Missed Directions: The Boulevard

Scott Allie’s incredibly atmospheric and deeply immersive Devil’s Footprint hit the popular consciousness more or less contemporaneously with the premier season of an equally phenomenal piece of television drama, Six Feet Under.

At first brush, the two properties seemed entwined, even imbricated, as if sprung from the same imagination. Even upon deeper reading, the textual interplay between the comicbook and TV show remains at a high pitch.

Both are the story of two brothers (who may well love, but cannot necessarily tolerate each other) struggling with the shadow-legacy of a recently-deceased father. In both stories, the character carrying forward the family business seems more interesting from the stance of narrative. In both stories, the counterpoint brother weighing in against their father’s legacy offers a credible opposition.

But while the HBO drama opted for a subtle strangeness that comes with the poetic tradition of magical realism, the Dark Horse comics created more sinister, and far eerier work but defining the family business as occult magick. While the Fishers of Six Feet Under had the ghoulish and grisly task of dressing the deceased for their funerals, the Waites of Devil’s Footprint confronted actual demons out for their blood oath-defined recompense.

Rightly so, the marketing campaigns for the two properties were wholly divergent. Despite their deep similarities, the two works were at their core distinctly dissimilar. If in no other respect than format, Devil’s Footprint told a very compact tale of a single engagement between the brothers and the consequences of their father’s sorcerous legacy. Six Feet Under was a protracted vision of the evolution of a family as it struggled with, and sometimes wrestled free from, the intangible but ever-present legacy of their former patriarch.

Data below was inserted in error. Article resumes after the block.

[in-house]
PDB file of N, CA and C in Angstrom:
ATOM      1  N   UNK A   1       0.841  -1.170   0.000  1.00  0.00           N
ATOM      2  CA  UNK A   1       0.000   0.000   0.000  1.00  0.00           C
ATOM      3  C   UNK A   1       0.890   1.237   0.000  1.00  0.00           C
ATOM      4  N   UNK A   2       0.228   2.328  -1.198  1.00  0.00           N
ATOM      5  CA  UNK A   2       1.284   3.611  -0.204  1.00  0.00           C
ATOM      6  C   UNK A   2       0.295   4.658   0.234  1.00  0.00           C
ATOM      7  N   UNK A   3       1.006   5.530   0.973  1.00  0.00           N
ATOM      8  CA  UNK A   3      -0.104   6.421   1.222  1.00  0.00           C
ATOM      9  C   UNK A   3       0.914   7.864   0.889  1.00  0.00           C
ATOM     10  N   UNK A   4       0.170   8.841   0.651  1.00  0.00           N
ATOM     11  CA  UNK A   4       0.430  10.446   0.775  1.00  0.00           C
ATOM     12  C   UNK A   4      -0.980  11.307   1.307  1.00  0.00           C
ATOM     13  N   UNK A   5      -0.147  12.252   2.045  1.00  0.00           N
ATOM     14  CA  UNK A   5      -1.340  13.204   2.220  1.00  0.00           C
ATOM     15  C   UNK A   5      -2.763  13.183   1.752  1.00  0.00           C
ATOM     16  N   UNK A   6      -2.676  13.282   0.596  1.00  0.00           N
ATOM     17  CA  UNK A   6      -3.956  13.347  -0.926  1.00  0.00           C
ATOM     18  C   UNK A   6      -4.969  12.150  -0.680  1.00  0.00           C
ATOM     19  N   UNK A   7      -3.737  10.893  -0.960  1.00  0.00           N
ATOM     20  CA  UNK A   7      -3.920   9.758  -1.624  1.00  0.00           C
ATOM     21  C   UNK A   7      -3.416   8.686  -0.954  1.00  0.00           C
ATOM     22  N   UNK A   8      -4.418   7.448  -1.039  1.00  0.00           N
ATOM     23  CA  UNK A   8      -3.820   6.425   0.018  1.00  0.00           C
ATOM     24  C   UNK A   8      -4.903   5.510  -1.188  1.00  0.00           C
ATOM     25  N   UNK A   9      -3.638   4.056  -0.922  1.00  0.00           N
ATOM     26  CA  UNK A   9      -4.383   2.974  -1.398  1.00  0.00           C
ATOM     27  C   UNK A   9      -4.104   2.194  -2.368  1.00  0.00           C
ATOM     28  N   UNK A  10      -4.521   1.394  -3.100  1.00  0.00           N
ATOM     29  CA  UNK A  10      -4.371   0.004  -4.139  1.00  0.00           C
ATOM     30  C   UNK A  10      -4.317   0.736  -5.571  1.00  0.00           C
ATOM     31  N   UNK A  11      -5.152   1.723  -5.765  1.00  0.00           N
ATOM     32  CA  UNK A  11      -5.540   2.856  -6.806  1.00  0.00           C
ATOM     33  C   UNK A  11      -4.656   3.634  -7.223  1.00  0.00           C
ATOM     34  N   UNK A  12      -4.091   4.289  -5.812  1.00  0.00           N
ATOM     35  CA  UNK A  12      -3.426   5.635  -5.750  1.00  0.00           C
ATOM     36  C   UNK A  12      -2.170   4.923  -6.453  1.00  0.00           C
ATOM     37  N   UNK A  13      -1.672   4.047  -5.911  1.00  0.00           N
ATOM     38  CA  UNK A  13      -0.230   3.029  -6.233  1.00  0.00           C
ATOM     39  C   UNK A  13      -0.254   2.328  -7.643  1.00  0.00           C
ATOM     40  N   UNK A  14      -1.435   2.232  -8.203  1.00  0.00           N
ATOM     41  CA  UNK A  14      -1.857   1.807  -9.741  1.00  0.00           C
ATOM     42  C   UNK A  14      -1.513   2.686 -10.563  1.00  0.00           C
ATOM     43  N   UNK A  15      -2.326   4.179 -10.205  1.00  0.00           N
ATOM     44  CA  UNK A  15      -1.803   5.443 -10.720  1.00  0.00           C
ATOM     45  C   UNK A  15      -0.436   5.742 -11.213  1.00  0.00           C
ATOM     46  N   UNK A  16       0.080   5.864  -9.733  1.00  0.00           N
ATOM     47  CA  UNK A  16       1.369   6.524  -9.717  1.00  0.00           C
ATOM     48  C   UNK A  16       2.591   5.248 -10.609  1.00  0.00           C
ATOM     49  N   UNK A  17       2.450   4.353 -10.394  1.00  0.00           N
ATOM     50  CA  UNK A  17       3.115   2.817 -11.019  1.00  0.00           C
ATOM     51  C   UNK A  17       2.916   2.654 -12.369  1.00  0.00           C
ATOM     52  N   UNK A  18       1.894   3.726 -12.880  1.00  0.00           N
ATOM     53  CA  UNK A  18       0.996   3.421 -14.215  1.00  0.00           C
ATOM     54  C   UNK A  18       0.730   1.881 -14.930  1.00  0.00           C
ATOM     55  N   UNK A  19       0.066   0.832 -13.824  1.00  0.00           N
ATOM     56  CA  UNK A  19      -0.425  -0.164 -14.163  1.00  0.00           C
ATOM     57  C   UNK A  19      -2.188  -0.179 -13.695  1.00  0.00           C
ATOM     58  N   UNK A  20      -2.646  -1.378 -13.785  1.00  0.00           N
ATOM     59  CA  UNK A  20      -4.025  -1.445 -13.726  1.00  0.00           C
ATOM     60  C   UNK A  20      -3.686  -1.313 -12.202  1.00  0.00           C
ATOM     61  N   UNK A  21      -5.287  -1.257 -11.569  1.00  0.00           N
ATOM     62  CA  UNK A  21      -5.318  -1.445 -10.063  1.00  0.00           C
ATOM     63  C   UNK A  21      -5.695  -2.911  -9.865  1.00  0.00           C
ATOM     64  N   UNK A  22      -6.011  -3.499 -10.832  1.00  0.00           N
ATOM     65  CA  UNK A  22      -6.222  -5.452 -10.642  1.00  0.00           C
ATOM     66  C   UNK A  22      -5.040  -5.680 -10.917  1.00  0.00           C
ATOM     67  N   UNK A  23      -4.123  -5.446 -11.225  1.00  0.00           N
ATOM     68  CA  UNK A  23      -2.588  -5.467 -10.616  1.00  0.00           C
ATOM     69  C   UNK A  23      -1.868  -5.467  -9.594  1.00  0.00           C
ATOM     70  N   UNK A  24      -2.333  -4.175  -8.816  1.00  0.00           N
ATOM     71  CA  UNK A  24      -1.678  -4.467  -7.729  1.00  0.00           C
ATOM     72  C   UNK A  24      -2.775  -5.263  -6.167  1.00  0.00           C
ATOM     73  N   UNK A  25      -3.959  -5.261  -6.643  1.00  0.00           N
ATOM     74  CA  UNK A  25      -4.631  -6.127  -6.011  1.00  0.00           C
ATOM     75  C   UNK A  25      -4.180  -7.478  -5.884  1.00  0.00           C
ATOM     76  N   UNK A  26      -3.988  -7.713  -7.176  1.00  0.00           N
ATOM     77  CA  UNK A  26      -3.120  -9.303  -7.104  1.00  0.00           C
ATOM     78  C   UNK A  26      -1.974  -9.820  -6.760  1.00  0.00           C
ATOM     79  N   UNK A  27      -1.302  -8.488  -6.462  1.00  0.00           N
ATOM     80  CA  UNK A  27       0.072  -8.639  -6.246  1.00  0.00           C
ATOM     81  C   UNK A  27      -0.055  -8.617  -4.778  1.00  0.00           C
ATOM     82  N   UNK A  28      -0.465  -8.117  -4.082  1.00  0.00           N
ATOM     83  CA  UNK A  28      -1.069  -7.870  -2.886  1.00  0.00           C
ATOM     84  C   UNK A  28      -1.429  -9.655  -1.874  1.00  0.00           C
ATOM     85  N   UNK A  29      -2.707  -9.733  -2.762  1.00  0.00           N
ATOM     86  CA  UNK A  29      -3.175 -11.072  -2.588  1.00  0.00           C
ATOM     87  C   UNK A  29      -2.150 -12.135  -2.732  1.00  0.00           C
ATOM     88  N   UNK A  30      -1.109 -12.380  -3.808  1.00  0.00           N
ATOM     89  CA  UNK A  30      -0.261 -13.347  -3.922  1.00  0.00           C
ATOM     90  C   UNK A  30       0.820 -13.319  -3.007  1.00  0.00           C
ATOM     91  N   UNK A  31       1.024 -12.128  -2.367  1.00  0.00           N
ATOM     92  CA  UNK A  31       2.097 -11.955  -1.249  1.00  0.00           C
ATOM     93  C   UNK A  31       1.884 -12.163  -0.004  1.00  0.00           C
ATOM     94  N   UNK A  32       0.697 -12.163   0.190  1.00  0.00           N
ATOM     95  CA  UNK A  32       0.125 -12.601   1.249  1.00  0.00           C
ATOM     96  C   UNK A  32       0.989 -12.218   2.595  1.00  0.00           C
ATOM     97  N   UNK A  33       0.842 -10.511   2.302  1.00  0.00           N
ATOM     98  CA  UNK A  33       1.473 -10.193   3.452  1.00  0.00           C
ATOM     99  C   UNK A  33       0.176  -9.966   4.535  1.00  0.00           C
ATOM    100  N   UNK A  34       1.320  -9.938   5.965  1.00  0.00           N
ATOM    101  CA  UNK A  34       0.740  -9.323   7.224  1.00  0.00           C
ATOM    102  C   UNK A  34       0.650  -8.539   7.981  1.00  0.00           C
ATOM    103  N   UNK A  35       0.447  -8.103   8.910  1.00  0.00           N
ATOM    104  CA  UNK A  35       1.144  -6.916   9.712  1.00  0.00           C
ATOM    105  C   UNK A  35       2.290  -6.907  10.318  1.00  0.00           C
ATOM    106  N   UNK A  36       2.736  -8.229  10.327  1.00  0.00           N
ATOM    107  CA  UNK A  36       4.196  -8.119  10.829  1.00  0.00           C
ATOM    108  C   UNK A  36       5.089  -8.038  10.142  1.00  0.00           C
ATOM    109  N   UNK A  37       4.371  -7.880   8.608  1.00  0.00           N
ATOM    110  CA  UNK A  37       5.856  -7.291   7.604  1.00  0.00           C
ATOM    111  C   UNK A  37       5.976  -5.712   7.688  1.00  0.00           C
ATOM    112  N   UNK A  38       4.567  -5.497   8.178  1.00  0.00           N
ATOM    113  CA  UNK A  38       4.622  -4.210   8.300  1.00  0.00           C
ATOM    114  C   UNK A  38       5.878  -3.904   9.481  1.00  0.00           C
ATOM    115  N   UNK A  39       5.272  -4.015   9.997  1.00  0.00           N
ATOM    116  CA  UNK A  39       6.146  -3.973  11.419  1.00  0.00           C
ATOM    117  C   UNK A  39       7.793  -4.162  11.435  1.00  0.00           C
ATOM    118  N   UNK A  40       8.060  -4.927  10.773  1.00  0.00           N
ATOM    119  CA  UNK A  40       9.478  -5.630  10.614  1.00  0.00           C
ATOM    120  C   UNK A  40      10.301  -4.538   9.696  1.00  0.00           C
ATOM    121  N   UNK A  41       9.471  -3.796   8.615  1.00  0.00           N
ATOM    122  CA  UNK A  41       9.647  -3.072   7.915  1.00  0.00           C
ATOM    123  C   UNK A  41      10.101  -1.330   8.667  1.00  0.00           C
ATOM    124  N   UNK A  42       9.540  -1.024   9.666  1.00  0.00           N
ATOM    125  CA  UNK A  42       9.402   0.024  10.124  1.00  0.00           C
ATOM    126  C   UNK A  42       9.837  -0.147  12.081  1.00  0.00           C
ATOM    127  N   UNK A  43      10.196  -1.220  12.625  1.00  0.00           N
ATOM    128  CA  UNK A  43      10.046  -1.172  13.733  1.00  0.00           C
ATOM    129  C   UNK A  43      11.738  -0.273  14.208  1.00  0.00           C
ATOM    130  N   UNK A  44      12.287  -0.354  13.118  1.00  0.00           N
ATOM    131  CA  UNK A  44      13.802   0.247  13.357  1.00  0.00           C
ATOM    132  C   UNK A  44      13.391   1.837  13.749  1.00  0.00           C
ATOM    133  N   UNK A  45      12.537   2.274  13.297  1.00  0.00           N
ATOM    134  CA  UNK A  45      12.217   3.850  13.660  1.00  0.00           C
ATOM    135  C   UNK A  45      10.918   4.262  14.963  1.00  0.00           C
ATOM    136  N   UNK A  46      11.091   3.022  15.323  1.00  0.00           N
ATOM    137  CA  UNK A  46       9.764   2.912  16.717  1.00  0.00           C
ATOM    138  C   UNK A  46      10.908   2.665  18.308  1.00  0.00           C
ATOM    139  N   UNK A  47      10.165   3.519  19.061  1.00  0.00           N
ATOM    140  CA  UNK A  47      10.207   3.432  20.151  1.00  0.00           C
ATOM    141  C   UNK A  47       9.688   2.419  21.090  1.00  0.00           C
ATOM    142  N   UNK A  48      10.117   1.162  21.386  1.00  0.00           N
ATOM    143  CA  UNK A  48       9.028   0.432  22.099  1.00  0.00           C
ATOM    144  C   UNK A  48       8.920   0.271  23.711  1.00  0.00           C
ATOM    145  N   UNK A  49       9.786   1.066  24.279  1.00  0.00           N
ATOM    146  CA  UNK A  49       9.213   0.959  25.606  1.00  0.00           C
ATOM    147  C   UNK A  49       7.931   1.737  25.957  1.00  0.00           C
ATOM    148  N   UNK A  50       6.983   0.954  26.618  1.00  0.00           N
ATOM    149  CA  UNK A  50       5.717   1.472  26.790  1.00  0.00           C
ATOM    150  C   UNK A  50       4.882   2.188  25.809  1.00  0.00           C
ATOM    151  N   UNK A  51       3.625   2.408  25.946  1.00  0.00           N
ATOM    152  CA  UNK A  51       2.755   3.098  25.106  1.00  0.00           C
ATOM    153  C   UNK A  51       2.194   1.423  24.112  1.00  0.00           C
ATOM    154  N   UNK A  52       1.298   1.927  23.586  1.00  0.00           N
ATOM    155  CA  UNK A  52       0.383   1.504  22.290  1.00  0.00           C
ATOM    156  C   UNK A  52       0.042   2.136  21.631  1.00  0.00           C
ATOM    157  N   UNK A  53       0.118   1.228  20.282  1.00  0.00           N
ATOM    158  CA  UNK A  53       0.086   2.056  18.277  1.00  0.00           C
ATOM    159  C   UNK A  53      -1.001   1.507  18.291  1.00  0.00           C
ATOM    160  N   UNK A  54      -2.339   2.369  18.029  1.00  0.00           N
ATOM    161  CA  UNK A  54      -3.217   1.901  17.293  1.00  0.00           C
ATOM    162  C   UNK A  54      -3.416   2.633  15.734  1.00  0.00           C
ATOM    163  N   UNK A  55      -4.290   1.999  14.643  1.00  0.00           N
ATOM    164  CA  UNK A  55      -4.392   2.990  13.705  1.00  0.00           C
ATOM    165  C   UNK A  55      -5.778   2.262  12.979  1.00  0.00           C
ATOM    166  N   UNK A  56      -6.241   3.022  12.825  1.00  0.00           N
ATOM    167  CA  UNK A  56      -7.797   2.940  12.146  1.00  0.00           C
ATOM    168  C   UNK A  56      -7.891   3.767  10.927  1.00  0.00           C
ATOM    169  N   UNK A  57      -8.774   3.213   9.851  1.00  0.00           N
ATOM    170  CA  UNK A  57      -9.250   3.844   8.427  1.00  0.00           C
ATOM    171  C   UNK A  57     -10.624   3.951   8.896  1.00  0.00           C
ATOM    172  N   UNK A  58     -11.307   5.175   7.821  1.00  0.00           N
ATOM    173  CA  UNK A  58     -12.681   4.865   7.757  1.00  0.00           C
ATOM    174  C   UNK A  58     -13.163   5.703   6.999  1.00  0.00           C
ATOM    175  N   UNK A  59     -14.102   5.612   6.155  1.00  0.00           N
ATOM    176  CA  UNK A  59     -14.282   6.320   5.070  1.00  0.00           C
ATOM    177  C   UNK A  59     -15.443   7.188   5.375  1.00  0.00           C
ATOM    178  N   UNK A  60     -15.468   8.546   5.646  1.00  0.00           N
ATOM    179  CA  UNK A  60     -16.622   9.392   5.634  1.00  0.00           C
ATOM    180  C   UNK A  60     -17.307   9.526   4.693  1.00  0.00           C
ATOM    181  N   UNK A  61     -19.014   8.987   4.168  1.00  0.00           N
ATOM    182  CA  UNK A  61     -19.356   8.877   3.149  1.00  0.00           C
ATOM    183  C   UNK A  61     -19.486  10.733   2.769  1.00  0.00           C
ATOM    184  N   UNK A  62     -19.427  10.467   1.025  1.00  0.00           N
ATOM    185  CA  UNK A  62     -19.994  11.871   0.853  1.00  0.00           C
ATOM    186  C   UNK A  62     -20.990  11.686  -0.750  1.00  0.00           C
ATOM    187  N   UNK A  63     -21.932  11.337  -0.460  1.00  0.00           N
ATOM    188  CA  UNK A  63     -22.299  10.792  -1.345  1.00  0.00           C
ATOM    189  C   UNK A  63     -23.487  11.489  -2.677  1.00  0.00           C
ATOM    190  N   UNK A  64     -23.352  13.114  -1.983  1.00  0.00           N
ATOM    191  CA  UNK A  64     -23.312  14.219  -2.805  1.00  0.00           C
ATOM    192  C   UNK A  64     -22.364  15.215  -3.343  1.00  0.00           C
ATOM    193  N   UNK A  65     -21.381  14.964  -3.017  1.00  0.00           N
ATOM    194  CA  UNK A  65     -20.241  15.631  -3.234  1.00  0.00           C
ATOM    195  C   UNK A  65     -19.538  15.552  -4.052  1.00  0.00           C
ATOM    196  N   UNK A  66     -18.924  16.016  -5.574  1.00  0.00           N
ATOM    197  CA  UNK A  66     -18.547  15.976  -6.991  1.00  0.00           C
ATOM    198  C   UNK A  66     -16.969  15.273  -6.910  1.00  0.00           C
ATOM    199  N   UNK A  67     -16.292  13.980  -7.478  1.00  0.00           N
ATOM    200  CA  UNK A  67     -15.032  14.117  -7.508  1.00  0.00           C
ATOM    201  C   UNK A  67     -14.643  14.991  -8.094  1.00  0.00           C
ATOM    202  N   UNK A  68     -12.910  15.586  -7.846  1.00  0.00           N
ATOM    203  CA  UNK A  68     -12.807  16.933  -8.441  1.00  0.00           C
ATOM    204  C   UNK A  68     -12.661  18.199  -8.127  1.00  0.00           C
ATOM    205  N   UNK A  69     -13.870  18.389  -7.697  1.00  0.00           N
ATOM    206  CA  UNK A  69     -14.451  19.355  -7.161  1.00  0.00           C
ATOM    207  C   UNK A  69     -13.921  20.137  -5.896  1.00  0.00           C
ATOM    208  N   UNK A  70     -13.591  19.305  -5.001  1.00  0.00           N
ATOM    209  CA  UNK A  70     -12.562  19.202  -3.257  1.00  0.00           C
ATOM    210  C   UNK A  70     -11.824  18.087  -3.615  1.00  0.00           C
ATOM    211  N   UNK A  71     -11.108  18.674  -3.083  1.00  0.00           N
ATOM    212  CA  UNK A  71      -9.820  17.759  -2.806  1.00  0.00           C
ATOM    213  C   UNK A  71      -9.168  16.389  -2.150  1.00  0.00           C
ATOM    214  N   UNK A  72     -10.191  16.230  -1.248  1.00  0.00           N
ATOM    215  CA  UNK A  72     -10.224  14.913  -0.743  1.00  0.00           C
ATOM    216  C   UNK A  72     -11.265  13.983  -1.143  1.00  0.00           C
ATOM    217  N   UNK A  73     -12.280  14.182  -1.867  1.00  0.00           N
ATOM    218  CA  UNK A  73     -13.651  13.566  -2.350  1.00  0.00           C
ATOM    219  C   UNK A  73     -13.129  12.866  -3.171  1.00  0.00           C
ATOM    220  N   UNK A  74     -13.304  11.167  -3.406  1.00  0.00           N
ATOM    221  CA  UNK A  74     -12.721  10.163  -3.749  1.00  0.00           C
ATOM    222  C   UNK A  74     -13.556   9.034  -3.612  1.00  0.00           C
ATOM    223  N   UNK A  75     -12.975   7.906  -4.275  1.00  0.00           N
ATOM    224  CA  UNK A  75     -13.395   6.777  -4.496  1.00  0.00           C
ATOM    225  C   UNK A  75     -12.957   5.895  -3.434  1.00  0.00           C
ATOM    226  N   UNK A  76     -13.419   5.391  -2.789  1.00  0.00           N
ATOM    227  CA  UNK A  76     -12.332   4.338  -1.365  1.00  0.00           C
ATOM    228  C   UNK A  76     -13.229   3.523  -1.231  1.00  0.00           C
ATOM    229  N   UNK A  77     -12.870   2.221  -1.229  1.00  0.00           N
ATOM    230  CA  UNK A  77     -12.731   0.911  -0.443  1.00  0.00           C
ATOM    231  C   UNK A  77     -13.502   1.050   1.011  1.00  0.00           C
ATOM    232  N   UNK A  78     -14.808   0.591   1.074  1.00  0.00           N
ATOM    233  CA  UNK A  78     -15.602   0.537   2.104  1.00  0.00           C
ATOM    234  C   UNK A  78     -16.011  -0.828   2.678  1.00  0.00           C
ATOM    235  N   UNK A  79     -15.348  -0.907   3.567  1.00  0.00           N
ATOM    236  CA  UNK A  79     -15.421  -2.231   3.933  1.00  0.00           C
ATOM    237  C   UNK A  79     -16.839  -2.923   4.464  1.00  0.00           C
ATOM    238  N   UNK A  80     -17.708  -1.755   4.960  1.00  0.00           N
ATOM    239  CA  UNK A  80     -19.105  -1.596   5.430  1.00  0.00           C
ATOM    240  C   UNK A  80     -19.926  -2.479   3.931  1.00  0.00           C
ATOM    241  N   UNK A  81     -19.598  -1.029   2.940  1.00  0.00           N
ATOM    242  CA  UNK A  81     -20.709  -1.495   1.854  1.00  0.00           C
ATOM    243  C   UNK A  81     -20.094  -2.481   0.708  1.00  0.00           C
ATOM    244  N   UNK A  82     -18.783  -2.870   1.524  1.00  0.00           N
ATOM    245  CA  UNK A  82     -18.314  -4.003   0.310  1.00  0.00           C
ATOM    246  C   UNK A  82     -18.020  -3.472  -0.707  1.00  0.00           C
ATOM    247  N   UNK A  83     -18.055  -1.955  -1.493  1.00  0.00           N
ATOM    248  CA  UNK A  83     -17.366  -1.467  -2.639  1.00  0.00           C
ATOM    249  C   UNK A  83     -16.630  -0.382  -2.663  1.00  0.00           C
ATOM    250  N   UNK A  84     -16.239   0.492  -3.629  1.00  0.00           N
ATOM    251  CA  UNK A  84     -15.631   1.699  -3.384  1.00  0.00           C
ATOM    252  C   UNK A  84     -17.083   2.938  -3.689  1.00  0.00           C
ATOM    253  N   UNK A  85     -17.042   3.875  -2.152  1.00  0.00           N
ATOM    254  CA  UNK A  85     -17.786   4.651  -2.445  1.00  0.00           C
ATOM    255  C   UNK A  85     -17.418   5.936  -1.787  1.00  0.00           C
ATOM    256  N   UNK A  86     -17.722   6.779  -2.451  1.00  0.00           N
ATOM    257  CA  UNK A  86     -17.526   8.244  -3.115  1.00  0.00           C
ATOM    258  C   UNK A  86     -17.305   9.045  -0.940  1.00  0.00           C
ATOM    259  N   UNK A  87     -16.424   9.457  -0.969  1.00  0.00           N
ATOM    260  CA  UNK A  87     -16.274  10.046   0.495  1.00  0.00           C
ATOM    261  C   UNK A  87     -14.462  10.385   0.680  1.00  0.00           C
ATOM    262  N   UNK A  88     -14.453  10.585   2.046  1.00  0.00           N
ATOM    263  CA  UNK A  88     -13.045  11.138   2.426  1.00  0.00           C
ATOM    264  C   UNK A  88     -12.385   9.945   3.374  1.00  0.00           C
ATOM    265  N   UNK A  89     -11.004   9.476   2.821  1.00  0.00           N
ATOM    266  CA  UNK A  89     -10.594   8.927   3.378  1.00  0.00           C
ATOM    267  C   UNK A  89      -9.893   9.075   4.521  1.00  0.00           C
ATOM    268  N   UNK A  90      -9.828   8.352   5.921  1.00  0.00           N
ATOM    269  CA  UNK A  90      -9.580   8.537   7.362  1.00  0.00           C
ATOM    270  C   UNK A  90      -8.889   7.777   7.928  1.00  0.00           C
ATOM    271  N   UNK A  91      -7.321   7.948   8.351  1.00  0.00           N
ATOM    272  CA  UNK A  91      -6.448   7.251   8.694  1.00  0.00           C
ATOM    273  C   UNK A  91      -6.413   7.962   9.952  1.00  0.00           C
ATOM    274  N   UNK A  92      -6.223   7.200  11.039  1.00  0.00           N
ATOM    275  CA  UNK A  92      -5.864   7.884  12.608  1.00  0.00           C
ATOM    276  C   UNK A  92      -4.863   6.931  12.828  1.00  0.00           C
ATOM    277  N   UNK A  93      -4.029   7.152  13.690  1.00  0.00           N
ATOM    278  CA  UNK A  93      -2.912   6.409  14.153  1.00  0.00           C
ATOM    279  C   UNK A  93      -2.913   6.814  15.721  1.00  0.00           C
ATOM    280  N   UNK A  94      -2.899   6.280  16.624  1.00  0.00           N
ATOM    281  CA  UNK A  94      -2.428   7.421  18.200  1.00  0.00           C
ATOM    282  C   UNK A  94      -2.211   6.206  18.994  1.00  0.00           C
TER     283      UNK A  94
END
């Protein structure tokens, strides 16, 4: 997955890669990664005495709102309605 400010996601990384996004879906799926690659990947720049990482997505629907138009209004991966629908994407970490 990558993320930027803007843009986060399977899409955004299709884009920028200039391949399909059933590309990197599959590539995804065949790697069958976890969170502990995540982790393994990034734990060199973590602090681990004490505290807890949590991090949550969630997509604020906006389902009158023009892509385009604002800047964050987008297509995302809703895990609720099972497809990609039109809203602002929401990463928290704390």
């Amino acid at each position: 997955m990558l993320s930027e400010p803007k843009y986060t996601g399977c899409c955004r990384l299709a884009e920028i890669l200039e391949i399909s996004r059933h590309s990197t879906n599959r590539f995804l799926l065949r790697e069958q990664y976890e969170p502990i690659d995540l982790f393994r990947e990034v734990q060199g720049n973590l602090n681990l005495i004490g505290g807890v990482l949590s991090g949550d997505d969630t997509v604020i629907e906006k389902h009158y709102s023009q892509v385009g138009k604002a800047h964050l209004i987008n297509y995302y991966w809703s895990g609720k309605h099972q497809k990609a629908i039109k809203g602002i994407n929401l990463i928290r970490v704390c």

And yet, the slightly more than passing similarities do not easily fade. Which begs the question, is there a “Missed Direction” here? Is there some benefit to be drawn from a marketing and branding strategy that acknowledges the similarities, rather than downplaying them?

Not to suggest that independent creativity be compromised. Scott Allie’s work is clearly a unique offering, worthy of critical attention in its own right. Even in a world without Six Feet Under, Devil’s Footprint is a rewarding experience long after the cover has been closed.

But after the fact, once the creative process has ended, and disparate works seem to converge towards intertextuality, isn’t there an opportunity for acknowledging the similarity in pop cultural pieces?

The question at the core of this “Missed Direction” has very little to do with Dark Horse or Scott Allie, or even Devil’s Footprint. Right at the heart of this “Missed Direction” is the role comics play in the mainstream of popular culture. While shows like South Park or The Daily Show comment on current affairs as a matter of content, comics has historically always positioned itself to imbibe the zeitgeist as a medium. The medium’s central role in the daily popular imagination that has always allowed for this imbibing of the zeitgeist, has waned over time.

The Silver Age reboot of DC’s Justice Society as the Justice League, was one such response to the popular imagination. The renaming of the superteam was due to the overwhelming popularity of baseball and its marketing as league sport.

With branding and other ancillary cultural processes, processes not directly related to the creative process of storytelling, that actively engage the pop cultural mainstream, comics might come to occupy that privileged place again. As Pericles, Mayor of Athens suggested, ‘Everything good, should find its way into the boulevard’. With the recent resurgence of MAD and the topicality of such works as Marvel’s “Dark Reign”, comics might once more become such a boulevard for popular culture.